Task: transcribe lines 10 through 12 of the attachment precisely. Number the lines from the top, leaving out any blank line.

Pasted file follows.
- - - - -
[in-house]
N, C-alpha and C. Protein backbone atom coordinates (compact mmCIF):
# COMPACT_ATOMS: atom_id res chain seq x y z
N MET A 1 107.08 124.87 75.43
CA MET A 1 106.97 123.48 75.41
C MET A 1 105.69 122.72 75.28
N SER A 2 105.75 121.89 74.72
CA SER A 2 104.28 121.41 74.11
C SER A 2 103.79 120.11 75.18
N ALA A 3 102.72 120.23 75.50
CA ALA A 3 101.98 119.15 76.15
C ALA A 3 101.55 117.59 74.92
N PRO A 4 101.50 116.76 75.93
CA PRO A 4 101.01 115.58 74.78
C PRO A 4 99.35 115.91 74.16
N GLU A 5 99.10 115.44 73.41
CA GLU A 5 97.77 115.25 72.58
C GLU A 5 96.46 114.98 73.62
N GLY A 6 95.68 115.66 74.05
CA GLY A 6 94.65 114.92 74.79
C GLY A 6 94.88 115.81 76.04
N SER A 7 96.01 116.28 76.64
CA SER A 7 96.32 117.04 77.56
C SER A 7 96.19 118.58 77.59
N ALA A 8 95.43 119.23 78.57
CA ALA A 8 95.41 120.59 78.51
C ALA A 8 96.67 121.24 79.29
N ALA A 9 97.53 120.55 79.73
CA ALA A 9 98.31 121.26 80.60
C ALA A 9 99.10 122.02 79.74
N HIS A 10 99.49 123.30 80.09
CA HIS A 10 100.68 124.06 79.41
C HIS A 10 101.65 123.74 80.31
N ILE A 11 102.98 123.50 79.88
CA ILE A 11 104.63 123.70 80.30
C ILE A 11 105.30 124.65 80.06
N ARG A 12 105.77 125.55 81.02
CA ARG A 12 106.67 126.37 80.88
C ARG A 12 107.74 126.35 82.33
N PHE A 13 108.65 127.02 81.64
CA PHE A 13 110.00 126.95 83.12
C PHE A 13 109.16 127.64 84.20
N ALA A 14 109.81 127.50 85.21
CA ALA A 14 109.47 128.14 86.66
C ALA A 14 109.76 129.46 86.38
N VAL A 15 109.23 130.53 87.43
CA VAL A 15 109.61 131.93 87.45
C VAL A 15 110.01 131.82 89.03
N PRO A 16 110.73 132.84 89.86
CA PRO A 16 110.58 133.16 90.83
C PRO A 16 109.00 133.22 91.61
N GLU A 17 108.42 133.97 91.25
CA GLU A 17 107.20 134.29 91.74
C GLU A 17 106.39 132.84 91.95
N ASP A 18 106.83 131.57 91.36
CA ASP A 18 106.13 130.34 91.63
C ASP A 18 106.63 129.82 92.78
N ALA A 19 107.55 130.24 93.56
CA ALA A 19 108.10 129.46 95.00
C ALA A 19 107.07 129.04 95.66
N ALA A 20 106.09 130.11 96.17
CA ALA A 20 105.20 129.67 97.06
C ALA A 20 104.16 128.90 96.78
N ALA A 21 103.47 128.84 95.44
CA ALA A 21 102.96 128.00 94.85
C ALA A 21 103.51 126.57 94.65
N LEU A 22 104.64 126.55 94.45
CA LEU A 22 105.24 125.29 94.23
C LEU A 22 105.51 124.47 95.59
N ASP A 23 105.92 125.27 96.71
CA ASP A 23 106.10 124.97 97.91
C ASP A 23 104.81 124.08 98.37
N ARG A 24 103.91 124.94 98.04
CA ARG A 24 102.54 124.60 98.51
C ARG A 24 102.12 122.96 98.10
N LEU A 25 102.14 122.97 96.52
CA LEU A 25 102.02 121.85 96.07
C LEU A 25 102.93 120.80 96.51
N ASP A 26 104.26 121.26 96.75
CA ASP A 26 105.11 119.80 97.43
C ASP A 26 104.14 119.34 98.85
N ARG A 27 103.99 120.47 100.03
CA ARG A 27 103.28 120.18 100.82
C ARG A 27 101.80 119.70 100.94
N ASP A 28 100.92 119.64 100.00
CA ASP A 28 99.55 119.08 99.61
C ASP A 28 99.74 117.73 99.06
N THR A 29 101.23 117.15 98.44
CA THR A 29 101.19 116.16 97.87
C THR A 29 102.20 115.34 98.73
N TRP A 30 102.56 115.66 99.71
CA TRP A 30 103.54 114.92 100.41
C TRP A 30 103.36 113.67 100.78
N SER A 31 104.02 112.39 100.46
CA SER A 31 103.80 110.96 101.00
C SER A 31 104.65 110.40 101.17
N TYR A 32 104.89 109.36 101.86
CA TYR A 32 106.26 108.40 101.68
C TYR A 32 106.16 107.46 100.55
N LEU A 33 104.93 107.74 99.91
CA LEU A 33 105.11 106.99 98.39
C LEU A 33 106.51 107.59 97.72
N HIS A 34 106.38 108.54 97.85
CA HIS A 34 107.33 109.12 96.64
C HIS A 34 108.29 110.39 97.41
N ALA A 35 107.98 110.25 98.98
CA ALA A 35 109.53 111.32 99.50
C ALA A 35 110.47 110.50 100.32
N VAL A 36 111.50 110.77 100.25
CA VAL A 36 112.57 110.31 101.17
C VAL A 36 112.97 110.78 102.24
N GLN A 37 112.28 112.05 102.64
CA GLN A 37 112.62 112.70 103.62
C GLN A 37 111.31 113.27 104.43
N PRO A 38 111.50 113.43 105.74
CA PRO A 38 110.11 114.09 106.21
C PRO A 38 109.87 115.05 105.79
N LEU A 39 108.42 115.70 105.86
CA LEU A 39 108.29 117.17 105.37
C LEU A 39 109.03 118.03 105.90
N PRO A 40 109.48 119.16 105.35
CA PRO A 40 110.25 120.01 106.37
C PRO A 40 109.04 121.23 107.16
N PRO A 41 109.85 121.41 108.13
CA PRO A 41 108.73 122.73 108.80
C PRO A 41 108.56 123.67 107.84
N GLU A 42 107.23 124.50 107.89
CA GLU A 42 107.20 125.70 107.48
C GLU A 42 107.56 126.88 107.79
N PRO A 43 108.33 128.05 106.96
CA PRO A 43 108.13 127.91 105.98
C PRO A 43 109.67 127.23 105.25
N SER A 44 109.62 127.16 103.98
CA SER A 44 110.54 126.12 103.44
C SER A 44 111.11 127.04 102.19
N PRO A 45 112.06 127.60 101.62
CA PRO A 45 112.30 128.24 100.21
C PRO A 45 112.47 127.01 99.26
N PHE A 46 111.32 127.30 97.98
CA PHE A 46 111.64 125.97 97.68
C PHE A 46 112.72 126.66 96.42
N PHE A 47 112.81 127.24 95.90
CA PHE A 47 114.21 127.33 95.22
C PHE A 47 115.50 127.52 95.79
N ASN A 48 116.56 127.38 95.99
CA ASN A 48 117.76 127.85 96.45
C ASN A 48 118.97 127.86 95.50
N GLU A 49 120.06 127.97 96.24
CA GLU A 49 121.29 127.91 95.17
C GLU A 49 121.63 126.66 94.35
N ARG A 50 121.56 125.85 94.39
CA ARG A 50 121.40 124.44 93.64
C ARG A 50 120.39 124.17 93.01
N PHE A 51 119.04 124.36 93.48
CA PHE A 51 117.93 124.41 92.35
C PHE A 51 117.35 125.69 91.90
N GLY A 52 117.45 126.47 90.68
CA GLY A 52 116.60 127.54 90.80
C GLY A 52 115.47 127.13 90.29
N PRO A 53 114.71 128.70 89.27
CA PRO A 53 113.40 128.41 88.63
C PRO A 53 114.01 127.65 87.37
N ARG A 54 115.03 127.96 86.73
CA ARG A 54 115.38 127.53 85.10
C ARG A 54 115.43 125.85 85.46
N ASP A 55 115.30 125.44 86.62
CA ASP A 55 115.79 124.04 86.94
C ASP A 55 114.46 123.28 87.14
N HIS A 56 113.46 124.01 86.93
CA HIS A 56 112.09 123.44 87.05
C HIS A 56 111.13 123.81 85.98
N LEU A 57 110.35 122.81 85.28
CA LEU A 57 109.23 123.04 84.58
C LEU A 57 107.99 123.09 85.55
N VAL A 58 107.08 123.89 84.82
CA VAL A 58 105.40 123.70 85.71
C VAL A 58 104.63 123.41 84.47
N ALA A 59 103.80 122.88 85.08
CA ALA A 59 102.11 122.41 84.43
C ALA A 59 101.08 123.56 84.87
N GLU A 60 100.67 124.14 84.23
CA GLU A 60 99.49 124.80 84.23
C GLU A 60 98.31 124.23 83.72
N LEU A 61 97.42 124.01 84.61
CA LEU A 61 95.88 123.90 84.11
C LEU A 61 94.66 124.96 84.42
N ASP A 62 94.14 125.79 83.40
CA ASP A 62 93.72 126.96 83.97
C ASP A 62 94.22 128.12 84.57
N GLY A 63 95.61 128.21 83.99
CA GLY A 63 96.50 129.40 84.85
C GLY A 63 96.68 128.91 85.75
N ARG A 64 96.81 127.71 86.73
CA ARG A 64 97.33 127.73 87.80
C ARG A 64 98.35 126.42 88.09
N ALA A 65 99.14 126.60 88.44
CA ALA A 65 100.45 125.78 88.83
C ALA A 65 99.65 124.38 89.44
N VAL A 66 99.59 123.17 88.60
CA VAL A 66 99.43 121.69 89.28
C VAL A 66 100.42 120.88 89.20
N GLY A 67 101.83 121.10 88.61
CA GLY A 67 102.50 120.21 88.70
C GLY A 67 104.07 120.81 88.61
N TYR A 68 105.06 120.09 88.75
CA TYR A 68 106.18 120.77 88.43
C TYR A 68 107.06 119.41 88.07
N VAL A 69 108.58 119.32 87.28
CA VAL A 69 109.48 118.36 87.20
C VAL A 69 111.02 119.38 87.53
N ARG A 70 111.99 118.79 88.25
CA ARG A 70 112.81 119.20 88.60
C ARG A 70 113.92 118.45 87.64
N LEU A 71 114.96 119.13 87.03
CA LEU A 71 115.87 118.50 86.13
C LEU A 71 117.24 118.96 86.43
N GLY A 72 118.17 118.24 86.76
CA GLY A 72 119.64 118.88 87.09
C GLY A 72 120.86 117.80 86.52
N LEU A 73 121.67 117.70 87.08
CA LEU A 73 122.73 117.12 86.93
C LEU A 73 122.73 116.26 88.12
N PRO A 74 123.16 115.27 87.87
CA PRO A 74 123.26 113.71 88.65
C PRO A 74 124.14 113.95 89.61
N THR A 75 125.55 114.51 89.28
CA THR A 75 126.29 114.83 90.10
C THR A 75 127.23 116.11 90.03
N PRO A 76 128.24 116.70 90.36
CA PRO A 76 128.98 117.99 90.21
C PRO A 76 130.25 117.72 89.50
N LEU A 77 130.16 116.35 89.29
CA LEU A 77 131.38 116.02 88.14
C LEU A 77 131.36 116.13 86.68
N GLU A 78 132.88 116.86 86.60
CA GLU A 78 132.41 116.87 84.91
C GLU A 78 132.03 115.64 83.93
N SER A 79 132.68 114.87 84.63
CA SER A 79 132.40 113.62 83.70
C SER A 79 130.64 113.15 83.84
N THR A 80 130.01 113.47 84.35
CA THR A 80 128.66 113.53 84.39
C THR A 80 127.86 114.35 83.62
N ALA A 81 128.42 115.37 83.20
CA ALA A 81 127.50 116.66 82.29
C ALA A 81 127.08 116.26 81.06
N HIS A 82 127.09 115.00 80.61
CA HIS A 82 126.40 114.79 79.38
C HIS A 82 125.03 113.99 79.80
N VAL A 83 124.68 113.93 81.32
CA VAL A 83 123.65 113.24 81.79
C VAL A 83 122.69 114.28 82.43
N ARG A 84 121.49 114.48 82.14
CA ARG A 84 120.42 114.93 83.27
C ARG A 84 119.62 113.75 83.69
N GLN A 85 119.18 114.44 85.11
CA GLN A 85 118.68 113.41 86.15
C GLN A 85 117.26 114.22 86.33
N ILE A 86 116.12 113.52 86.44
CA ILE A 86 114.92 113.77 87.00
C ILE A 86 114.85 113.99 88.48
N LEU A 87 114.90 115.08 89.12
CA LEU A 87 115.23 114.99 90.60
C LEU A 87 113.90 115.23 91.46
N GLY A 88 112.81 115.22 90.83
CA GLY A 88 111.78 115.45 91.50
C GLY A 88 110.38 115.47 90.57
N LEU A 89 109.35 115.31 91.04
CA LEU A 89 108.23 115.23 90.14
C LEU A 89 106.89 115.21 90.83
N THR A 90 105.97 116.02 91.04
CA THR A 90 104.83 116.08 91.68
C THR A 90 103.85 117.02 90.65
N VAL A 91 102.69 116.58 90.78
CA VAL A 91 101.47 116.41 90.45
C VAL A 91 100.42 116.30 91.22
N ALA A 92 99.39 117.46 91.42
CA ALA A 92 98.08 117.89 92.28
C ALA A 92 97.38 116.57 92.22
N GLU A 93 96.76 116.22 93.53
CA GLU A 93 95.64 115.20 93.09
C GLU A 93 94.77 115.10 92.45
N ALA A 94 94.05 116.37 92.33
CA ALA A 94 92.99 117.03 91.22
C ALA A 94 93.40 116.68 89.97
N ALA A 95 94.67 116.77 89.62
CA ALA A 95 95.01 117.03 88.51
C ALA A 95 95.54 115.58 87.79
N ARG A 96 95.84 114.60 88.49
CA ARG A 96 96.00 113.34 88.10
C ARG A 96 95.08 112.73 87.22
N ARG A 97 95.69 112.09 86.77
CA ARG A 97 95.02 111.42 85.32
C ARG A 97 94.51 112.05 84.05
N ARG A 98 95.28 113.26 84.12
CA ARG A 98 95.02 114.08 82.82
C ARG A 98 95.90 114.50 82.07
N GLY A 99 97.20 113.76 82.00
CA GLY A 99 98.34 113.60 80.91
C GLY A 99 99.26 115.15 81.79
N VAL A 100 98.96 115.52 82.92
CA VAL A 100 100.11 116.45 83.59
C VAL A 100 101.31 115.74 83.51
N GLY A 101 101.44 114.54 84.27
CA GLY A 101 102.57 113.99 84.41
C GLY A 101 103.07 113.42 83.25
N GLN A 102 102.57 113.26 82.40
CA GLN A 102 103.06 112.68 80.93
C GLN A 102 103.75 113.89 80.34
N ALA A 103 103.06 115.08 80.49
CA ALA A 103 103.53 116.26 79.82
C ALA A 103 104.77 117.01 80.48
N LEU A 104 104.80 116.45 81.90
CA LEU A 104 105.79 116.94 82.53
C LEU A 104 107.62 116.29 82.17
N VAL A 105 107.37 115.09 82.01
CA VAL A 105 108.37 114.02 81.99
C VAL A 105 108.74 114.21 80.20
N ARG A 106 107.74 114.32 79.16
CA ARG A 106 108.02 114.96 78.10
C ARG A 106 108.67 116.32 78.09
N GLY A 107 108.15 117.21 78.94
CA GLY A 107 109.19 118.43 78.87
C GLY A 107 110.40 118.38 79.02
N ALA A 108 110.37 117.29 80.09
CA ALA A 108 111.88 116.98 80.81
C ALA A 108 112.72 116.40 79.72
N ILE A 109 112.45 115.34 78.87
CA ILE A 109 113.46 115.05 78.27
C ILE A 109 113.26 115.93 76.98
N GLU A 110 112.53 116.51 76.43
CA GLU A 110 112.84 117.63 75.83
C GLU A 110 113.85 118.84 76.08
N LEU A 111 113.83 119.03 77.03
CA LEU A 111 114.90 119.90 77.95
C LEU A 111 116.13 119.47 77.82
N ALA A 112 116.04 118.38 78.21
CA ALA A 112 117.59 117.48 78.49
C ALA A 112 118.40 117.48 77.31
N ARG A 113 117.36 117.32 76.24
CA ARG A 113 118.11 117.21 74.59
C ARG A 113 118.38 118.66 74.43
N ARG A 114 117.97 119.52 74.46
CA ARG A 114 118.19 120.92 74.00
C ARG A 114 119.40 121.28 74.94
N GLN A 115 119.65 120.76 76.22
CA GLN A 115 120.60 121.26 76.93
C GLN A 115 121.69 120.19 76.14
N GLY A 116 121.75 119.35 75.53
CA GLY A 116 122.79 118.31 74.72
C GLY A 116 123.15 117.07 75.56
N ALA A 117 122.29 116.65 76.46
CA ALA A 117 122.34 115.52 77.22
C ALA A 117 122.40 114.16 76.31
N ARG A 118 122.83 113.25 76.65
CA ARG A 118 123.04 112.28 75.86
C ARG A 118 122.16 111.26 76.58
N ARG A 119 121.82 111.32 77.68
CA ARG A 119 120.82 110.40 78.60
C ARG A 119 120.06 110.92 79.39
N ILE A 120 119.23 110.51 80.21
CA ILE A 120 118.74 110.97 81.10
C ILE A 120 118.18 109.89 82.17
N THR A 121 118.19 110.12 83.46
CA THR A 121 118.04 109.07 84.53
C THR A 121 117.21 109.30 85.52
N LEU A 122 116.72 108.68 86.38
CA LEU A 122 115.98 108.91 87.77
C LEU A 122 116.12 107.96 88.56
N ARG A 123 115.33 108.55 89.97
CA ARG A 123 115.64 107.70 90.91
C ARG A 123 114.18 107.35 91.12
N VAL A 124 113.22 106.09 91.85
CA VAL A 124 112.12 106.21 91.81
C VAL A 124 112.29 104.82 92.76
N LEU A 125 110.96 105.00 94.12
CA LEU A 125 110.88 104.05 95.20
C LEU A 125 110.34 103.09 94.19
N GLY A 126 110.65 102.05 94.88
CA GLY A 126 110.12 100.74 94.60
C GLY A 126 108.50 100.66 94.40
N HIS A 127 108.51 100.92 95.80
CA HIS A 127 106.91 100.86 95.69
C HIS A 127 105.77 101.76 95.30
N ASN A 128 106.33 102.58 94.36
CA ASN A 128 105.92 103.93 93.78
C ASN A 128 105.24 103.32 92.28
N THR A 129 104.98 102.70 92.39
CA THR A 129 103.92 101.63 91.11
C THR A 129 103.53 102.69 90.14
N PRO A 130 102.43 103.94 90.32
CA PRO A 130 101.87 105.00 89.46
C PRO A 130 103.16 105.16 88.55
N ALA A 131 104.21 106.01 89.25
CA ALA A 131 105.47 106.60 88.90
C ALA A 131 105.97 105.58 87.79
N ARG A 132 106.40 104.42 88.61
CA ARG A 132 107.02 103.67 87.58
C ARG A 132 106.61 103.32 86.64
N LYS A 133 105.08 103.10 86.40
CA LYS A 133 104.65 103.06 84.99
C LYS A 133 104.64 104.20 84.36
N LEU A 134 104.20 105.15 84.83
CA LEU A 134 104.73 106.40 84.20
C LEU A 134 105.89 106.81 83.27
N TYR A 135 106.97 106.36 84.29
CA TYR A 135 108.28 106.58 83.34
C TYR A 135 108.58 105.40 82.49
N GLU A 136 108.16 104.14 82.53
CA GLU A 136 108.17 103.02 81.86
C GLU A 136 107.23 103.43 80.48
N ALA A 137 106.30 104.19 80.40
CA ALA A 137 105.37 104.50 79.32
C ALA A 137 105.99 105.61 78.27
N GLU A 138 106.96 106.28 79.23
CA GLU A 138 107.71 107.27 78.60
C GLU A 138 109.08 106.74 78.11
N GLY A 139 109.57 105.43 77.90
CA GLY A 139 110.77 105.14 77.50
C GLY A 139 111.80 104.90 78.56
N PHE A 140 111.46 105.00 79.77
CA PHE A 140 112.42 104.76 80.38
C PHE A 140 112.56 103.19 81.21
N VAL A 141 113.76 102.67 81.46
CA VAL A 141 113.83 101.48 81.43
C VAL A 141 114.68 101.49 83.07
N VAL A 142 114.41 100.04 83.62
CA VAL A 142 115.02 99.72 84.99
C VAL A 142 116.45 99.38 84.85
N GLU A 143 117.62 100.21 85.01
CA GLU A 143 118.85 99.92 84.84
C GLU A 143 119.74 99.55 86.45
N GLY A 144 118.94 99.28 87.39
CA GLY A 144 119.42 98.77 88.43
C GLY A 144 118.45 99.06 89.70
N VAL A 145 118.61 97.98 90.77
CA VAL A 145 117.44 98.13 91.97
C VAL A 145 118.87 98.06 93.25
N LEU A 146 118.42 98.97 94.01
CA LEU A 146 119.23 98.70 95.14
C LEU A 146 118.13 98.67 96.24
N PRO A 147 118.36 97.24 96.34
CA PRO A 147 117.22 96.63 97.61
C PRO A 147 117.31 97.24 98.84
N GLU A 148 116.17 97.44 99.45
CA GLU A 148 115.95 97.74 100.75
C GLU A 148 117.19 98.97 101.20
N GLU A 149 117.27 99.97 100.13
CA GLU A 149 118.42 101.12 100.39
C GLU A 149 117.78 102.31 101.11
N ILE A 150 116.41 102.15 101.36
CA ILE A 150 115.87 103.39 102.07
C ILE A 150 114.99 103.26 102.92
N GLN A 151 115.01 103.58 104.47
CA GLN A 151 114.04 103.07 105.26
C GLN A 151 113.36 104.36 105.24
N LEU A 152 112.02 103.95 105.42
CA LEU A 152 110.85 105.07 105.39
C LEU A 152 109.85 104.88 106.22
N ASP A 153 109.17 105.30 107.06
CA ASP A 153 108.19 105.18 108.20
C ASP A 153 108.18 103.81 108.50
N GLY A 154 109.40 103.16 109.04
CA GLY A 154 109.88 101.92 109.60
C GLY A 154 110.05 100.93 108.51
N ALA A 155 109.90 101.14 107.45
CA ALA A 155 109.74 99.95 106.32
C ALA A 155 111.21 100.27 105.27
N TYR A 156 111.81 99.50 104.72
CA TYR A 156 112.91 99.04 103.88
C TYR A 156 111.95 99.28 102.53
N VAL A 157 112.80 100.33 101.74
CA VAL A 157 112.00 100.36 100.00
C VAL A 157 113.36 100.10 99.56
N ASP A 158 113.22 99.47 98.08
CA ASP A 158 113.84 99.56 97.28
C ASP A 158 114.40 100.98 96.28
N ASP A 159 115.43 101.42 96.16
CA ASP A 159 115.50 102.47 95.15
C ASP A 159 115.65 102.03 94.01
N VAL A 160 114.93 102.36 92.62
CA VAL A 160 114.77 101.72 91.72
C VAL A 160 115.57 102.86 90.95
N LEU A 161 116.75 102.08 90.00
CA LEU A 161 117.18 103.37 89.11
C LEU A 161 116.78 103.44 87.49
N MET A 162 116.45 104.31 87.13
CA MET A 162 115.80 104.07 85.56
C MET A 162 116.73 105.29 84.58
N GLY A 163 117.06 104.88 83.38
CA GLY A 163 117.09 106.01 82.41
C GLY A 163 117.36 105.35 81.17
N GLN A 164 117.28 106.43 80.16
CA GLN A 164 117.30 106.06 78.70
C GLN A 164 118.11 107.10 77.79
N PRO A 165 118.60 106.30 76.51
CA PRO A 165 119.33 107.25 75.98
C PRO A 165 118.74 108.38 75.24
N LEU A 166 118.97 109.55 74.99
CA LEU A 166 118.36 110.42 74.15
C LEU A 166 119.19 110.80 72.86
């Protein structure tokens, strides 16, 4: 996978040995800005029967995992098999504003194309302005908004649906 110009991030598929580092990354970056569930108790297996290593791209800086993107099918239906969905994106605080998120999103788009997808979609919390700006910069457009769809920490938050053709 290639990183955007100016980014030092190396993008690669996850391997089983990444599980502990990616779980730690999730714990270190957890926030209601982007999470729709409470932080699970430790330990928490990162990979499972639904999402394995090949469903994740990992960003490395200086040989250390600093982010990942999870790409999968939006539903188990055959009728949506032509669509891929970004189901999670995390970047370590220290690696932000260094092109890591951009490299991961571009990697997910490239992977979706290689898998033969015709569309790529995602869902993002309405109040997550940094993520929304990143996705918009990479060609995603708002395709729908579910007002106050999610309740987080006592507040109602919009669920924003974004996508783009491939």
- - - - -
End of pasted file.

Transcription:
N ALA A 3 102.72 120.23 75.50
CA ALA A 3 101.98 119.15 76.15
C ALA A 3 101.55 117.59 74.92